The Durham University Orchestral Society’s Symphony Orchestra performed as successfully as ever in their Michaelmas concert at the Elvet Methodist Church, surpassing the already high expectations of their many followers. The programme of Saint-Saëns and Tchaikovsky was performed with admirable empathy for the composers’ intentions, and with the confident flair of any orchestra worthy of a high reputation.
The concert opened with Saint-Saëns’ Danse Bacchanale, taken from the third act of Samson and Delilah. From the seductive oboe solo at the start (played with immense musicality by Freddie Hankin) to the furious drive of the finale, the orchestra reminded us of why they are held in such high stead – their energy was infectious, as was Alexander Mackinder’s direction from the conductor’s podium in his second engagement as conductor of the orchestra (the first being the commemorative Somme 100 concert on the 4th November).
Following this brief but effective opening to the concert was the highly anticipated concerto, the solo opportunity of which is given to one member of the orchestra each term. Tonight was the turn of Jessica Bryden, a third year cellist who performed with astounding serenity and poise as she took on Saint-Saën’s acclaimed Cello Concerto No. 1, described by Shostakovich as the finest cello concerto ever written.
The emotional journey of the concerto is no mean feat to convey in its entirety, but Jessica’s evident comfort behind the cello made it look fantastically easy. From her first exposed entry at the very outset, through the various arpeggiated and double-stopped passages which demonstrated her technical ability, she consistently performed with such emotional engagement that her performance can be described as no less than sensational. This is also a testament to Mackinder and the symphony orchestra supporting her, who were restrained enough to allow her to shine through as any accompanying orchestra should, but who also took over in the tutti sections with the same vigour and passion as the soloist herself. It was evident that each felt comfortable and confident performing with the other, which is a chemistry that not all soloists can boast of having with their orchestral counterparts.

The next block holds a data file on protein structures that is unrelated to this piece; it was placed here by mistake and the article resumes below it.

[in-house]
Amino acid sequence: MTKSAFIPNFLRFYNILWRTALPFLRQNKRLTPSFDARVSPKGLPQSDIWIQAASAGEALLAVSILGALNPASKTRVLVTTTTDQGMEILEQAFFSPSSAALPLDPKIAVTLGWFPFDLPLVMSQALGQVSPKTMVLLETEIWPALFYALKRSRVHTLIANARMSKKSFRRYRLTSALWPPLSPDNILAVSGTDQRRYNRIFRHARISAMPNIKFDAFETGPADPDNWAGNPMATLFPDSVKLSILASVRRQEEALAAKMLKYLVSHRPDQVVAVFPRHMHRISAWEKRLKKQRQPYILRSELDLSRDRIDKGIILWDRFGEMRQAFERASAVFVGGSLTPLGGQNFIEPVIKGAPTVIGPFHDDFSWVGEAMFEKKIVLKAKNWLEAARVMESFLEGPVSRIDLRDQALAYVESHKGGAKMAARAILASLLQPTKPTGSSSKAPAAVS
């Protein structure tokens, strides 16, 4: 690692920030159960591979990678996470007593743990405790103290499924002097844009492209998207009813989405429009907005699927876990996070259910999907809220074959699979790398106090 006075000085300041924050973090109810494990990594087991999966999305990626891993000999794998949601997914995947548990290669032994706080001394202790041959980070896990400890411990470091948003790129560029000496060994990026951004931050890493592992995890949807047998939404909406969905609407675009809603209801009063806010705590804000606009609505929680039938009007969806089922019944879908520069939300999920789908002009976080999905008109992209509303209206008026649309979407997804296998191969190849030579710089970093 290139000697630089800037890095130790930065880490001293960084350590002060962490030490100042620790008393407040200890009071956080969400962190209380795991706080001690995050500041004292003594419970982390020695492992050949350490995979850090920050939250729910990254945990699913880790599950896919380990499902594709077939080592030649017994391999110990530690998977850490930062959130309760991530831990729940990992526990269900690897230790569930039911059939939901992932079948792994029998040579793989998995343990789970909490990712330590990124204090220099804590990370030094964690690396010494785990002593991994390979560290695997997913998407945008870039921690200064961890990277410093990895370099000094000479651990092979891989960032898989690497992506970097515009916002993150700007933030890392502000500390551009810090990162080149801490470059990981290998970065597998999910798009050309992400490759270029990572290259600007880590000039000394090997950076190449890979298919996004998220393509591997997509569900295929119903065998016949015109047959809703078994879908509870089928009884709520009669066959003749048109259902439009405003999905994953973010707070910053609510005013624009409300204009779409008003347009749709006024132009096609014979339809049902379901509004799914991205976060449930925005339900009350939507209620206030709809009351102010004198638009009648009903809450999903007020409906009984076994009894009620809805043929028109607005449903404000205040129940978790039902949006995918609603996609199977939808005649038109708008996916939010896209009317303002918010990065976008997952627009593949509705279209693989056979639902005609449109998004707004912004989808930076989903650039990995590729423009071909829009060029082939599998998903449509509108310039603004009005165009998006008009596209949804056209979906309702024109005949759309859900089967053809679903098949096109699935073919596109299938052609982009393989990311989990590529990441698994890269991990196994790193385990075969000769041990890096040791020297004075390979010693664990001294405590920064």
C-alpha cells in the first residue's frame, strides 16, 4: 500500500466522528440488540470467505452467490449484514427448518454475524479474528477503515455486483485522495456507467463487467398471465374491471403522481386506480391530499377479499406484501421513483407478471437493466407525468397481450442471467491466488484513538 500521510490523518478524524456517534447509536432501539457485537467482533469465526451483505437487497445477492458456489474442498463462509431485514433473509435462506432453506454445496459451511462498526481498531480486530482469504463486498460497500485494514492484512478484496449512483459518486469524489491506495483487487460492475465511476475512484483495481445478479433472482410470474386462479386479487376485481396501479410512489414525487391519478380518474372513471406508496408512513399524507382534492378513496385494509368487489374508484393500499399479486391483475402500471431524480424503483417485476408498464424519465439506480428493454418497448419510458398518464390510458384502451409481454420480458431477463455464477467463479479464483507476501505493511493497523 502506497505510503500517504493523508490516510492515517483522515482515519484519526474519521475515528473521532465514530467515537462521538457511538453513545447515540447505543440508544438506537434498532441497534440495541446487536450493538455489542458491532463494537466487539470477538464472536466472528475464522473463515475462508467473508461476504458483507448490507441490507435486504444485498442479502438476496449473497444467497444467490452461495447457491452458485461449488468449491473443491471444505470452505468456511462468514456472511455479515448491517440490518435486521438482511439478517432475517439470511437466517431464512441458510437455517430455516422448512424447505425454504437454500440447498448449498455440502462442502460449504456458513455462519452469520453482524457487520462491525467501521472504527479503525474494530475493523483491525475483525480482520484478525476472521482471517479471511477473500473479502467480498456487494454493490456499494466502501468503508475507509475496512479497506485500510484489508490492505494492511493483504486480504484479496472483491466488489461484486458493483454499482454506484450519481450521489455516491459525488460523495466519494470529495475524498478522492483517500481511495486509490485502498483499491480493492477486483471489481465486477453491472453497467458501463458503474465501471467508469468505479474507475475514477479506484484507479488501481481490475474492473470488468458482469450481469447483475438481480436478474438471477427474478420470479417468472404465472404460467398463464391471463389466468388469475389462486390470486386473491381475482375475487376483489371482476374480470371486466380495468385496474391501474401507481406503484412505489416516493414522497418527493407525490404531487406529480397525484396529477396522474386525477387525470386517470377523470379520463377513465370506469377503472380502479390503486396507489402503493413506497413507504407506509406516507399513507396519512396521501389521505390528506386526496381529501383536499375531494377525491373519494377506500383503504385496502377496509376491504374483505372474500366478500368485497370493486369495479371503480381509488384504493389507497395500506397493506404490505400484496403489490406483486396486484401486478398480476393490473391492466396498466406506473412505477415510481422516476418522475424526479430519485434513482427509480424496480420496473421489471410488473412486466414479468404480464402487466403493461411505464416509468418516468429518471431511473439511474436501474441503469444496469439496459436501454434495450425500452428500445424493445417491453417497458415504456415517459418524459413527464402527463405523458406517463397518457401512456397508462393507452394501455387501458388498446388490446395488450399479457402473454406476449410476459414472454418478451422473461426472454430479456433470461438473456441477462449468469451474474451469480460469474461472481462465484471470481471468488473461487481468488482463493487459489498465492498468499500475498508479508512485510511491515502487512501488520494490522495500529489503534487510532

The second half consisted of Tchaikovsky’s Fifth Symphony, a compellingly dramatic work which was done full justice under Mackinder’s watchful baton. The dancing lilt of the opening passages were well-conveyed by both the strings and the wind, the interactions of whom were a consistently strong feature of the second half. The orchestra swept itself into a fittingly dramatic fury for the fortissimo passages, led stylishly by Sergei Batischev as this year’s leader.
The orchestra maintained its vitality through both the slower second movement, which began with a hauntingly beautiful horn solo from Tobias Baetage, and the more playful third; a testament to Mackinder’s energetic and captivating style of conducting. The sudden changes from this more playful Tchaikovsky to a darker character were handled tastefully by the orchestra, sweeping the audience up and reminding us why this symphony deserves its reputation as one of the finest in the repertoire.
The final movement of the Tchaikovsky was a spectacular conclusion to the orchestra’s thrilling programme. The strings are to be commended for their restrained yet energised staccati passages which were largely well synchronised with the wind melodies that soared above them. The false ending (a charming reminder of Tchaikovsky’s lighter side) was fantastically convincing, though none of the audience fell victim to it this time. The way in which Mackinder and his orchestra maintained their focus and drive right up to the end of this dramatic and dynamic symphony was commendable. For this, the trumpet section must also be applauded as they faultlessly commanded the final march to the end of this relentless and thrilling final movement.
The concert was a triumph, though no less was expected of this highly acclaimed group of young performers. It was fantastic to see that the hard work put in by the orchestra, Mackinder and Bryden paid off in their powerful and absorbing performances of both Saint-Saën and Tchaikovskys’ works. I look forward to what the Symphony Orchestra will bring in the new year, as they maintain their reputation as one of Durham University’s premiere musical ensembles.